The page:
Well, it’s finally here folks… After a brief 4 month delay the switch to DTV is finally here. I got together with my friends at WBIR to talk about some things you’ll want to know going into the conversion which takes place tonight (video below), as well as to bid a fond farewell to analog. As Russell mentions in the spot, analog TV has brought us amazing images since the dawn of TV itself; everything from the lunar landing to the wedding of Prince Charles and Lady Diana. Television, with the help of analog signaling has truly changed the world. But, how did we get to this point and where are we going from here? Well, lets take a look.
As I have mentioned before, this whole thing started back in 2005 when the US Congress passed the “Deficit Reduction Act of 2005” which mandated the move from analog TV to digital by February 17, 2009. Along with this mandate came $1.5 billion (see the irony?) in funding to give to the American people to help them purchase converter boxes so they wouldn’t be left with “snow” after the great switch. The next great twist in the story comes with the election of President Obama. He and the current Congress decide that the people aren’t ready, and so push the deadline back to June 12, 2009. I’m pretty sure it’s going to happen this time. =)
So why make the change in the first place and how in the world could this possibly help reduce a deficit? Great question. The FCC’s knee jerk response to the first part of that question is that it provides a better viewing experience for everyone, and allows for more channels. You didn’t know they cared so much, did you? Keep reading and you get to the good part. They also mention that these freed up frequencies will be used for emergency responders like police, ambulance services, etc… AND some of it will be sold off to private companies. Ahhh… there we go. Turns out the FCC turned that $1.5 billion investment into $19.6 billion by selling off some of the analog channels… the largest purchasers being AT&T and Verizon Wireless. What are they going to do with it? Awesome question. Heard of 4G yet? Verizon plans to increase the speed and footprint of it’s network with part of the frequency block it purchased into what is now being called the “4G” network (due out 2010). There are also rumors of more “TV type services” being relayed to phones as well talk of public WiFi offerings from both companies. Faster phones, faster internet connections, and cool new stuff on our phones? I’m in. It’s looking like our dear old friend Mr. Analog (or at least the airspace he used to occupy) isn’t going that far after all.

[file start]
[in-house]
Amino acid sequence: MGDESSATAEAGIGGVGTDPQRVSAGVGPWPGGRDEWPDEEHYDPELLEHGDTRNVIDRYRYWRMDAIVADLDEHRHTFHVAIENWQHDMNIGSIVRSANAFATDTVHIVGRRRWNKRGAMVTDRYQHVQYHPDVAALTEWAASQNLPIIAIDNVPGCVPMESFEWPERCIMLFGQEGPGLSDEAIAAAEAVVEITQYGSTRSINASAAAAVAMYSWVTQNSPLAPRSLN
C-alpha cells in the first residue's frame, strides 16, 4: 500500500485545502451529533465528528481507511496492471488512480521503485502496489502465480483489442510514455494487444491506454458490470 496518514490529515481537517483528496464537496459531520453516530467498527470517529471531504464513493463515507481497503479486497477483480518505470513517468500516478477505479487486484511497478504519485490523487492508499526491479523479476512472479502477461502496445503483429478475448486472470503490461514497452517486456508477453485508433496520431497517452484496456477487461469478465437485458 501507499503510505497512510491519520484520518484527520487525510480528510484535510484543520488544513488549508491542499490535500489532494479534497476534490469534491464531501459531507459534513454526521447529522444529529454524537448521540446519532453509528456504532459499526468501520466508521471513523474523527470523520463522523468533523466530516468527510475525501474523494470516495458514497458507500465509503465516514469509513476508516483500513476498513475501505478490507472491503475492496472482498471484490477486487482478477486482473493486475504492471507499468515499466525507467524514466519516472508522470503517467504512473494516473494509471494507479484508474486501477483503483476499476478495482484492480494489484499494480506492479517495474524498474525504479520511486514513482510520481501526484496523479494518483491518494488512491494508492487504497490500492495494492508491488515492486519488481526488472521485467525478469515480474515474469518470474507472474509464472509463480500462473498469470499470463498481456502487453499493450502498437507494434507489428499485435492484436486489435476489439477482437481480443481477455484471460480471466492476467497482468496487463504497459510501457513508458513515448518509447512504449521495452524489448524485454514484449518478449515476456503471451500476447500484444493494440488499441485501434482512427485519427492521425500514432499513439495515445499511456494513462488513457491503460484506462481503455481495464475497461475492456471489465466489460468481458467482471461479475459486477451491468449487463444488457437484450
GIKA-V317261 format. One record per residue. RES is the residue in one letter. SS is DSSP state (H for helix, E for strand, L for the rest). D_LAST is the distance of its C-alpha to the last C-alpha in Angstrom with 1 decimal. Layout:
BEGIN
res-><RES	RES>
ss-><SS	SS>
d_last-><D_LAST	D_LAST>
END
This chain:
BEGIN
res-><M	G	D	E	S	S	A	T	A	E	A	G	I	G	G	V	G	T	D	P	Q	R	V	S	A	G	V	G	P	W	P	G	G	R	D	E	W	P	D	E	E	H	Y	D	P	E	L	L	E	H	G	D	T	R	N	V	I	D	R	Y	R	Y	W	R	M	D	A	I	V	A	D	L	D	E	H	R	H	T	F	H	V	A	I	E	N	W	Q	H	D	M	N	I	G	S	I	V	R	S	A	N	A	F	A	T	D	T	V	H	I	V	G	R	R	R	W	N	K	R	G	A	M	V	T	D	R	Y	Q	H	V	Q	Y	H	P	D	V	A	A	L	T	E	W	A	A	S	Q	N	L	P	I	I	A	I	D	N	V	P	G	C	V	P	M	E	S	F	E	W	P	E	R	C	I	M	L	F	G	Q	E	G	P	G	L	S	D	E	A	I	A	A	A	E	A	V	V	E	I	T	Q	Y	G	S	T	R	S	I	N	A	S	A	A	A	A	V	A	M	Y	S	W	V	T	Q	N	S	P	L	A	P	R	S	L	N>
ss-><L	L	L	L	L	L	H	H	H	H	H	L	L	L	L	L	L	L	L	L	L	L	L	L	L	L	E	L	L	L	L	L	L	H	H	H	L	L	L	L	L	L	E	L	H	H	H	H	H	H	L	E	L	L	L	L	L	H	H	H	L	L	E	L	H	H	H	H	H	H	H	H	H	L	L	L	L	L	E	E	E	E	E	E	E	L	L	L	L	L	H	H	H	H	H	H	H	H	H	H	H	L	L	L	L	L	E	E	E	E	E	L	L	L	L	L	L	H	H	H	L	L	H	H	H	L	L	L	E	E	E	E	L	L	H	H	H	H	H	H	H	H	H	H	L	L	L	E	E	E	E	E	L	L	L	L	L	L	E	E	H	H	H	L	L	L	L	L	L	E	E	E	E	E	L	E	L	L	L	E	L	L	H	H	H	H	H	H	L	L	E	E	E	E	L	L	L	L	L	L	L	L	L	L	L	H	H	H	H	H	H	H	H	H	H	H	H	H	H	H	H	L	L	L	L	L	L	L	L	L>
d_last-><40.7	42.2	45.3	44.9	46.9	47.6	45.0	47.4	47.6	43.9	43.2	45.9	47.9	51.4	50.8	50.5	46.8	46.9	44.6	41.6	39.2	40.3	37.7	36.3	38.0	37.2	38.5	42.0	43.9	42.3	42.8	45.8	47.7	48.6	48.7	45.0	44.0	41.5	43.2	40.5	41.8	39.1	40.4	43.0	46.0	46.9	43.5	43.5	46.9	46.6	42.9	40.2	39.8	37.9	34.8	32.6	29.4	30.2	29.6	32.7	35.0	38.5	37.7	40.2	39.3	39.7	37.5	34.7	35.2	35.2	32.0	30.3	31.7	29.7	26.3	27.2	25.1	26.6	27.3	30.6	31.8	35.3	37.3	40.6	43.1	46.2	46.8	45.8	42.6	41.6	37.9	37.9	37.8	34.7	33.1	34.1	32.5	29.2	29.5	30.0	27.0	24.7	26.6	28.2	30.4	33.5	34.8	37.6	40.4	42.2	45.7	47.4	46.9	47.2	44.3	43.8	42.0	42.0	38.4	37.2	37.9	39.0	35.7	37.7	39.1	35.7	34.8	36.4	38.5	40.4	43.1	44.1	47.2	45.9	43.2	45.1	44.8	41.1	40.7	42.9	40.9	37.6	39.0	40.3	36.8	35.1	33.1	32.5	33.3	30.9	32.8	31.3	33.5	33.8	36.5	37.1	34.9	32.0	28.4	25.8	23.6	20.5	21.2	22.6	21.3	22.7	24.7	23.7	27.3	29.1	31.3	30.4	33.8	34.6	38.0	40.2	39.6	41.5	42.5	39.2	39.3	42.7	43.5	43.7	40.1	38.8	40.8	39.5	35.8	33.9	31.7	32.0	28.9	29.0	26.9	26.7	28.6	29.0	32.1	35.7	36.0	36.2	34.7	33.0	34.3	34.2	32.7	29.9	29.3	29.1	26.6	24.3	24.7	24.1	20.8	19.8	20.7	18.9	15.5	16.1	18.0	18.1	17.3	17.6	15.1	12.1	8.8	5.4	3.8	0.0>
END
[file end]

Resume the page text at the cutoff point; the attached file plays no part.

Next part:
Take a look at the spot and let me know what you think, oh, and don’t forget to rescan those channels!
— Dan Thompson